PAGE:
Soda Ash vs Baking Soda - Are They The Same Thing For Pools?
Soda ash and baking soda are both products that are commonly used in swimming pool maintenance. Because these products have similar names, many people wonder: is soda ash the same as baking soda?
In this article, we will talk about the uses for soda ash and baking soda, the differences between these two products, and when you should use one over the other.
Soda Ash vs Baking Soda: Are They The Same Thing?
Soda ash and baking soda are both products that are used to alter the overall acidity of your pool water. While both of these products are used to create increases in the pH of your pool, soda ash and baking soda are not the same thing.
Soda ash is sold by pool supply stores as pH increaser. Soda ash is composed of the compound sodium carbonate, and when added to your pool, it substantially lifts both the pH and alkalinity.
How To Use Soda Ash
Directly before you intend to use soda ash, measure the pH of your pool using an appropriate test kit. Afterwards, calculate the amount of product that you need to use in your pool.
This alkalinity calculator can come in handy here.
Always consult your product’s packaging for dosing information. You should never add more than 10g of soda ash per 1,000L of pool water at a time.
After measuring out the correct dosage of soda ash, mix this product in a bucket of pool water. After it is dissolved, add the solution to the pool near the pump system intake while the filter is running.
Allow the pool to circulate for 4-5 hours before retesting the pH. If adding a larger dose, longer waiting periods should be observed: up to a 24 hour maximum.
Pros And Cons Of Soda Ash
Soda ash is relatively inexpensive, costing about $6 per kilogram. If you are able to buy this product in bulk, you may be able to get a better price per quantity.
It is a very useful chemical because it can target pH without impacting the total alkalinity very much.
One downside of soda ash is that it is very strong, making it easy to overshoot the pH levels in your pool and go from an acidic environment (low pH) to an alkaline environment (high pH) very quickly.
On the other hand, this means that you don’t need too much, which makes it a very cost-effective option.
Baking soda, also known as sodium bicarbonate, is sold by pool supply stores as a pH buffer. Sometimes called a total alkalinity increaser, this product raises the amount of alkaline compounds in your water, therefore preventing unexpected drops in pH levels.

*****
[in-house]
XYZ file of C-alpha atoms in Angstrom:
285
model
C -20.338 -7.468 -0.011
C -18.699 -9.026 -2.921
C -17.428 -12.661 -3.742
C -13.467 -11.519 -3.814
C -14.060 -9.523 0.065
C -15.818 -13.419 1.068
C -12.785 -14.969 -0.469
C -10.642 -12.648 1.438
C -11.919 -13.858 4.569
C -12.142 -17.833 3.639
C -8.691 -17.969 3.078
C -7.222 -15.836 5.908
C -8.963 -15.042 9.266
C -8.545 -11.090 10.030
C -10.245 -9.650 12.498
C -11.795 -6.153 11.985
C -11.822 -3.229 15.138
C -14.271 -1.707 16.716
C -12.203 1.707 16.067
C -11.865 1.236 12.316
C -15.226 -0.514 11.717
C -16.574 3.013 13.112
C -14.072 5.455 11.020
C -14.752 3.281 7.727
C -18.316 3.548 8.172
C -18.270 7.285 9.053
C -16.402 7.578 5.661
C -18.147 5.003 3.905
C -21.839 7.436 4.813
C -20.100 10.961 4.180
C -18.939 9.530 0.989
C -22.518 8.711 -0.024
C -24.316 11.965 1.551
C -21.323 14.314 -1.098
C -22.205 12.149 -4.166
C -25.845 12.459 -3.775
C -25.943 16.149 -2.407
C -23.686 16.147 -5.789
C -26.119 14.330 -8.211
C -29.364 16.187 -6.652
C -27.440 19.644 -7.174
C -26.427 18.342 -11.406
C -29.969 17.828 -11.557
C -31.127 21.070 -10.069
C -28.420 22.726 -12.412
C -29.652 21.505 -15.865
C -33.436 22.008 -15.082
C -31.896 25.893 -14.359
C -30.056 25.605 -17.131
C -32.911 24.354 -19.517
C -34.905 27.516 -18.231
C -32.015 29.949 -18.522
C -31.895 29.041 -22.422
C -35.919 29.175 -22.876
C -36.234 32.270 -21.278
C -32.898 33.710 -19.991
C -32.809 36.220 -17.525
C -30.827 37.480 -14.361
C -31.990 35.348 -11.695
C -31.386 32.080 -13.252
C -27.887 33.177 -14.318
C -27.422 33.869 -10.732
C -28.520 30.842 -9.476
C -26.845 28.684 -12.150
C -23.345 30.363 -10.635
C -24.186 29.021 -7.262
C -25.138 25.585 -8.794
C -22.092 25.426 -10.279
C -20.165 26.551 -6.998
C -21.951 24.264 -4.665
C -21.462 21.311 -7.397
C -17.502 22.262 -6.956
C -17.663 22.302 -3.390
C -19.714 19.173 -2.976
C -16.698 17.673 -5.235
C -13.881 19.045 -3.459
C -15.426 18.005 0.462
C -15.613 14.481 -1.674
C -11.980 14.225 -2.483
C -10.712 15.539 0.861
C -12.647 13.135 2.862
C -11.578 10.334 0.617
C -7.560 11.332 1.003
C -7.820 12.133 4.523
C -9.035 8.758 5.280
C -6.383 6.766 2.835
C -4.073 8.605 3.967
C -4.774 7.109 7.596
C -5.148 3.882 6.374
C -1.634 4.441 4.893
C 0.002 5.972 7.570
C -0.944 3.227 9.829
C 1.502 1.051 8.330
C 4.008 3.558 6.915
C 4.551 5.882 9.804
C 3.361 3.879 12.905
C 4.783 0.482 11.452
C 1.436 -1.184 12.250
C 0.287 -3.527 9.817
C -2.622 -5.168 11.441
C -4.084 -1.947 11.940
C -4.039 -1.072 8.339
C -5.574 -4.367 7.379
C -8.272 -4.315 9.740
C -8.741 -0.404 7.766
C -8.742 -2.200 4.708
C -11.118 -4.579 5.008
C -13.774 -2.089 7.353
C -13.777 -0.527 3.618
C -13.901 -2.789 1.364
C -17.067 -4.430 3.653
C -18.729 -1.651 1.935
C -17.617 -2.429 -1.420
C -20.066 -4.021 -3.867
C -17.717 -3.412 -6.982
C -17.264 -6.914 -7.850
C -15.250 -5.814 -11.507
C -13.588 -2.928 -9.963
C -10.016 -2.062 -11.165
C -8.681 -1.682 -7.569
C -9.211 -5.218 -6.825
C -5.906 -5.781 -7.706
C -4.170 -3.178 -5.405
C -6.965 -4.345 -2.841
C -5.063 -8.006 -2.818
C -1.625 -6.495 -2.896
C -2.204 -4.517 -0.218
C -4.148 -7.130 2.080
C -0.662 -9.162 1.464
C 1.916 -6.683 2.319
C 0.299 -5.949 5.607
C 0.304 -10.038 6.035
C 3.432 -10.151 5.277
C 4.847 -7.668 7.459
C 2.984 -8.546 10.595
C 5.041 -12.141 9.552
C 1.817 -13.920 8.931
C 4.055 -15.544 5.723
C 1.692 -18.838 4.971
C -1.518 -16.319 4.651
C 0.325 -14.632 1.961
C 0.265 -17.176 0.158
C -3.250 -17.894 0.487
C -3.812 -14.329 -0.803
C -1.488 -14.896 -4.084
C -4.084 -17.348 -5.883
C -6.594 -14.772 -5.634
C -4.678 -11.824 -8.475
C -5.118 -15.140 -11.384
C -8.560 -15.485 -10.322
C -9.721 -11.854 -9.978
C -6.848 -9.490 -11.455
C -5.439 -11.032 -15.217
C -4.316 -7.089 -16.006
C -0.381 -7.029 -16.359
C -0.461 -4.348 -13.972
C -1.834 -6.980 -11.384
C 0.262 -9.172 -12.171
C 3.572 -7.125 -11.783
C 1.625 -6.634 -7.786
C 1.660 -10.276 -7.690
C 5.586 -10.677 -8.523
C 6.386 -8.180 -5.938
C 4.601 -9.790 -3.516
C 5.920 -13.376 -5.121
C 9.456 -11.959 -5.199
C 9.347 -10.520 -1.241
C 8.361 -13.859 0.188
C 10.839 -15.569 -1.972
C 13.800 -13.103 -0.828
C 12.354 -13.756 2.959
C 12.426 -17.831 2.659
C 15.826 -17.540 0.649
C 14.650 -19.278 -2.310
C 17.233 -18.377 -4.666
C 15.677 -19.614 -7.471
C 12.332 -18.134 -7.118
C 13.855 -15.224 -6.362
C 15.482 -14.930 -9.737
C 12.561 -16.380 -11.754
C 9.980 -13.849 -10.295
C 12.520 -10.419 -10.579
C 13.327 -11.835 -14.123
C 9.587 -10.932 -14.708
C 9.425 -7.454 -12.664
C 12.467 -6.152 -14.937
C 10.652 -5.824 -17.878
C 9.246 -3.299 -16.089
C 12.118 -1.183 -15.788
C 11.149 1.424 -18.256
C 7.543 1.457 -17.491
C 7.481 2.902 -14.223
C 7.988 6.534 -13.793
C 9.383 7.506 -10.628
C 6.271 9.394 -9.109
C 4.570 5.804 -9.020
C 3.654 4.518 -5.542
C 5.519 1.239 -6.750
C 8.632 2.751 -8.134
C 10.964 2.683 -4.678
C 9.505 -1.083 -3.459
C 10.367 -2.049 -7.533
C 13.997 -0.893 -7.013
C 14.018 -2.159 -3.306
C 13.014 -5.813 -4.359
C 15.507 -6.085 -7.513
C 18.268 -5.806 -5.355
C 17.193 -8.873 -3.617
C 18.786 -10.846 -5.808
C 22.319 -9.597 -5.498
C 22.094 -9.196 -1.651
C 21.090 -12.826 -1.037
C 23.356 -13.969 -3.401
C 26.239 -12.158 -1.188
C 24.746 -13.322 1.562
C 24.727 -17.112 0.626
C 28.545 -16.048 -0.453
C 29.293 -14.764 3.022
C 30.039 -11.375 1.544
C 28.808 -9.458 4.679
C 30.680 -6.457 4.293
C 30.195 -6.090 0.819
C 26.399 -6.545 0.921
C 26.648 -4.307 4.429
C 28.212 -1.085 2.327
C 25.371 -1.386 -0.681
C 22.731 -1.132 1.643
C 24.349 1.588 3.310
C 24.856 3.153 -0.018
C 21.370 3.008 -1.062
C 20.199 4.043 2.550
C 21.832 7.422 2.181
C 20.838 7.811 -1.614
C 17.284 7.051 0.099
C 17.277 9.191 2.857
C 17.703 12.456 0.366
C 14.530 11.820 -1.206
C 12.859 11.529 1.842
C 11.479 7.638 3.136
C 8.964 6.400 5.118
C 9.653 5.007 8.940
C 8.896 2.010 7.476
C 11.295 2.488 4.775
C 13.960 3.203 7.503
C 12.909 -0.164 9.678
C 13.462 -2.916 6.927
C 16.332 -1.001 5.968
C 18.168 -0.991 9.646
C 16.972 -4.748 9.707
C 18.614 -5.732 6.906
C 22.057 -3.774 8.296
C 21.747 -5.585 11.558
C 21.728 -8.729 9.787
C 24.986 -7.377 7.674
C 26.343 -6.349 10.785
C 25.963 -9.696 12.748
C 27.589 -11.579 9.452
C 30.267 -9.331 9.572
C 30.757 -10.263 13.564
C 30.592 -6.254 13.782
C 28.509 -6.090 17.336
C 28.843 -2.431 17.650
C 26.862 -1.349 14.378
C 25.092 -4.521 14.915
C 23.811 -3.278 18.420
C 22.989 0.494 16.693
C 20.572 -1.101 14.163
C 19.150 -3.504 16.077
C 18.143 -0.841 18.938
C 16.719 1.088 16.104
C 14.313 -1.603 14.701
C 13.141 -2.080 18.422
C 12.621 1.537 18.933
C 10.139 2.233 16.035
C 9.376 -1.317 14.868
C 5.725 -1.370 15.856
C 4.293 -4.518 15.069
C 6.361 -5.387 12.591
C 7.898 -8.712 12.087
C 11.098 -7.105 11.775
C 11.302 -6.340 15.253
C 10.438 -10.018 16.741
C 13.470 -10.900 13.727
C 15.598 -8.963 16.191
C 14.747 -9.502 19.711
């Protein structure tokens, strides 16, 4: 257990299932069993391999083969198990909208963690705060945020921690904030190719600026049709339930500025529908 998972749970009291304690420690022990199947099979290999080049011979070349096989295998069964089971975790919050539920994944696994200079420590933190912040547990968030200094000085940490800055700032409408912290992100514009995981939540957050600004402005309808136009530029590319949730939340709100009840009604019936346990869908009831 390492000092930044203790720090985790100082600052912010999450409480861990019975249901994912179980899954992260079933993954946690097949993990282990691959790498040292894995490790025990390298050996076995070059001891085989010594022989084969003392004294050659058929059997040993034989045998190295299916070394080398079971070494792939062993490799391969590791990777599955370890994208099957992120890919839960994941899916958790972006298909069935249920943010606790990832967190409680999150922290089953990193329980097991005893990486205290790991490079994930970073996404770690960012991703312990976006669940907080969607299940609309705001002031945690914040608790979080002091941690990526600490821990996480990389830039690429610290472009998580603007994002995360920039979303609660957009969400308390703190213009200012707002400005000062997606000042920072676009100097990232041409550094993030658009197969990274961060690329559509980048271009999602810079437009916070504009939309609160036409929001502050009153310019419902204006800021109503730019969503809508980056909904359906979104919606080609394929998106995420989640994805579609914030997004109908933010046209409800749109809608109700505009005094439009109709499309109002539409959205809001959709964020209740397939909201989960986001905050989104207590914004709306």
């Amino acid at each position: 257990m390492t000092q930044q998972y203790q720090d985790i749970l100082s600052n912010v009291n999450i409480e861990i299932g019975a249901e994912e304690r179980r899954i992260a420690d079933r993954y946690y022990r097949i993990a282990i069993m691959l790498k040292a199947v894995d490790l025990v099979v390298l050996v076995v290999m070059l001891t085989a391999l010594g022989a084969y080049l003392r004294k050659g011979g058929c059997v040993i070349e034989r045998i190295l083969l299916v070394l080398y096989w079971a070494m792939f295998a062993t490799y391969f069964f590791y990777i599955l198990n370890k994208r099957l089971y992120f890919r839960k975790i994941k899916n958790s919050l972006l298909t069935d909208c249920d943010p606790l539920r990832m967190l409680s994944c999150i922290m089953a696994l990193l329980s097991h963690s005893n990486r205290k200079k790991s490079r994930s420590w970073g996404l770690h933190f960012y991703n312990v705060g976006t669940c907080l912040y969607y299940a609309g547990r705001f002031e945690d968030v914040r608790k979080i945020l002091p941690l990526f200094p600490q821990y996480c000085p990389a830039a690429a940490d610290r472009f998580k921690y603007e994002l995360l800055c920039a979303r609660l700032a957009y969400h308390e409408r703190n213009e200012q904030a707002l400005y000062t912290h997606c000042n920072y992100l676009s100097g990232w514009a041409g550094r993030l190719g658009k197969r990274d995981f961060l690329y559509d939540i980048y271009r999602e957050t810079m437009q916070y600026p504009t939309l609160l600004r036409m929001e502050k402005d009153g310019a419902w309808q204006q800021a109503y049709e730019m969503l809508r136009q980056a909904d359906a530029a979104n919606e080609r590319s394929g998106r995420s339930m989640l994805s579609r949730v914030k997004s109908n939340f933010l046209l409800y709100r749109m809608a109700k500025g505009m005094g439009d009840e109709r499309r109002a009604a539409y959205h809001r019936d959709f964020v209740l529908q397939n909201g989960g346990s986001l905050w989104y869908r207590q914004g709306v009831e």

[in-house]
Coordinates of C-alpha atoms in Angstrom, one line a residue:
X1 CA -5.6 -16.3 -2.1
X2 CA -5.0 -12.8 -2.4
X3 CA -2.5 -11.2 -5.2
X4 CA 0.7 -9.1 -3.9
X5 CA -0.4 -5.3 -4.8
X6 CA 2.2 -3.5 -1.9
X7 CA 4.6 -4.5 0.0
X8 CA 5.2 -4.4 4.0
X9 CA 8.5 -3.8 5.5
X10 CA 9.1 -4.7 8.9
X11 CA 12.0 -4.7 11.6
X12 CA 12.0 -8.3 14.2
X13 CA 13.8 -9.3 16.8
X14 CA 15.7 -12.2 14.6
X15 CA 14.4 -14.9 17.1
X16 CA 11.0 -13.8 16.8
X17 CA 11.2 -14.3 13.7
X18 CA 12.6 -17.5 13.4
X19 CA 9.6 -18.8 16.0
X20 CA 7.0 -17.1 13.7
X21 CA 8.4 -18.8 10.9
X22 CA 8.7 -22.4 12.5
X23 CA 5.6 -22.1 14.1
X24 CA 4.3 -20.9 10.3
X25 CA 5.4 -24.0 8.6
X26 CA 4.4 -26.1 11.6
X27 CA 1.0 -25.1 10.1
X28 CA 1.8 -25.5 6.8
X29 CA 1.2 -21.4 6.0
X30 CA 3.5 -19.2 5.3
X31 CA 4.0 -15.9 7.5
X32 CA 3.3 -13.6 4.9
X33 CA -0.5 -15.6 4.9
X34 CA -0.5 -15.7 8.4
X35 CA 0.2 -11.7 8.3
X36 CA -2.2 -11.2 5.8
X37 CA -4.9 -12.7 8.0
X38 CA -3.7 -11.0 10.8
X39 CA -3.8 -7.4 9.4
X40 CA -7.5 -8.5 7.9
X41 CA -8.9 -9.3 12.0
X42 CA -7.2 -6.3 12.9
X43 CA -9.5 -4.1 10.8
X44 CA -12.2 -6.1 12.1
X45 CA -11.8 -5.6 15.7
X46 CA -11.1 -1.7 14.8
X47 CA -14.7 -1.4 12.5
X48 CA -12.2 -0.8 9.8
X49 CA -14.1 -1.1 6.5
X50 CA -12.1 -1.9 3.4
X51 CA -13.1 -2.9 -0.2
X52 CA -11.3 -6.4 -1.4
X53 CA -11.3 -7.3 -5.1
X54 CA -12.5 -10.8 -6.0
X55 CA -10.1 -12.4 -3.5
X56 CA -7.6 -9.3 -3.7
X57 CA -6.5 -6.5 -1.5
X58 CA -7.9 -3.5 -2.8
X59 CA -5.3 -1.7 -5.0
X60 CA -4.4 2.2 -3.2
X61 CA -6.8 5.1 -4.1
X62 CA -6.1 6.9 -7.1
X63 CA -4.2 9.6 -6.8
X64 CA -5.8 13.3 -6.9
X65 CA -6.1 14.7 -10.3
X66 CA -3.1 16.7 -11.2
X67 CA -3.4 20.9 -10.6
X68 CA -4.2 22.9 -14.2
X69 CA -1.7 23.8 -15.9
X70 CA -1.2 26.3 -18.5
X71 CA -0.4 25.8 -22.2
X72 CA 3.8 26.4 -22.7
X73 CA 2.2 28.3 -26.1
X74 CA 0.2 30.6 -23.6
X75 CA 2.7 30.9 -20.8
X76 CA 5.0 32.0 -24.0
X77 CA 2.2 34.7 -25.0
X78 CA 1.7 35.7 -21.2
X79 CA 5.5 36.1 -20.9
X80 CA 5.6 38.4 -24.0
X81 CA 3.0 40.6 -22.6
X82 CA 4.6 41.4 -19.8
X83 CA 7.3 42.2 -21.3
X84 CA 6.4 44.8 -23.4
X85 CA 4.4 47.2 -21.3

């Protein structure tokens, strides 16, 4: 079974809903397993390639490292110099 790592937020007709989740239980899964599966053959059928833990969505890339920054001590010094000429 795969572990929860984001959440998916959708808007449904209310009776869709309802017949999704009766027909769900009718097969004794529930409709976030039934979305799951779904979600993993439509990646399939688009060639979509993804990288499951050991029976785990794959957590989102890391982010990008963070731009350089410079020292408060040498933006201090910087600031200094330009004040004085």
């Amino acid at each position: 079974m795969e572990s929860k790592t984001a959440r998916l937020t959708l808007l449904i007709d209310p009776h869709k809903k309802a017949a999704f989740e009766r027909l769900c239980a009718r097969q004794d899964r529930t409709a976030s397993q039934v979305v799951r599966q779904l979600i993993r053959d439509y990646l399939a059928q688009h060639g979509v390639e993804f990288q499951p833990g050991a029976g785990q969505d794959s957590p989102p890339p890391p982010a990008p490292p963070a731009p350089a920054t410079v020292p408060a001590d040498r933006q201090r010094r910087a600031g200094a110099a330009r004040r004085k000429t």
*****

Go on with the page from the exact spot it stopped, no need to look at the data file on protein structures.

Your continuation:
Baking soda creates an increase in these total alkalinity levels while also creating a slight increase in pH.
How To Use Baking Soda
Directly before you intend to use baking soda, measure the pH and total alkalinity levels of your pool using an appropriate test kit. Afterwards, use our baking soda calculator to figure out the amount of product that you need to use in your pool.
In a pool of 50,000 litres, it takes approximately 2.5kg of baking soda to create a raise in total alkalinity levels of 30 parts per million.
After measuring out the correct dosage, pre-mix the sodium bicarbonate in a bucket of pool water. Then, add the solution to the pool near the pump system intake while the filter is running. Allow the pool to circulate for 3-4 hours before retesting your total alkalinity and pH levels.
Pros And Cons Of Baking Soda
Baking soda is slightly more expensive than soda ash, costing about $7.50 per kilogram depending on your supplier.
One downside of using baking soda is that it only has mild pH increasing properties. Because baking soda has a pH of approximately 8.3 (it contains the bicarbonate, not carbonate form of alkalinity), pH levels that are exceptionally low may need to be treated with soda ash after alkalinity levels are fixed.
In saying this, it is a useful chemical for lifting the alkalinity without affecting the pH too much.
Soda Ash vs Baking Soda: Which To Use?
When deciding if you should use soda ash or sodium bicarbonate, it is important to look at the total alkalinity content of your pool as well as the pH. Ideal total alkalinity levels range from 80-120ppm, while ideal pH levels range from 7.2-7.6.
If you have low total alkalinity, you should always make adjustments to these levels first using baking soda. If you attempt to treat low pH while total alkalinity is low you will likely overshoot your pH target once you adjust the alkalinity.
Using baking soda will increase pH slightly, so retest your pH after allowing the baking soda to circulate in order to determine if the use of soda ash is still needed.
When deciding between soda ash vs sodium bicarbonate, it all comes down to the total alkalinity levels of your pool. Regardless of your pool’s pH, total alkalinity should be adjusted first in order to create changes in pH that will actually last.
Do you have any questions about soda ash vs. baking soda for pools? Get in touch with us in the comments, we’d love to help!
A chemical engineer by trade, Louis is committed to debunking myths in the pool industry by explaining the underlying chemistry and making it accessible to all.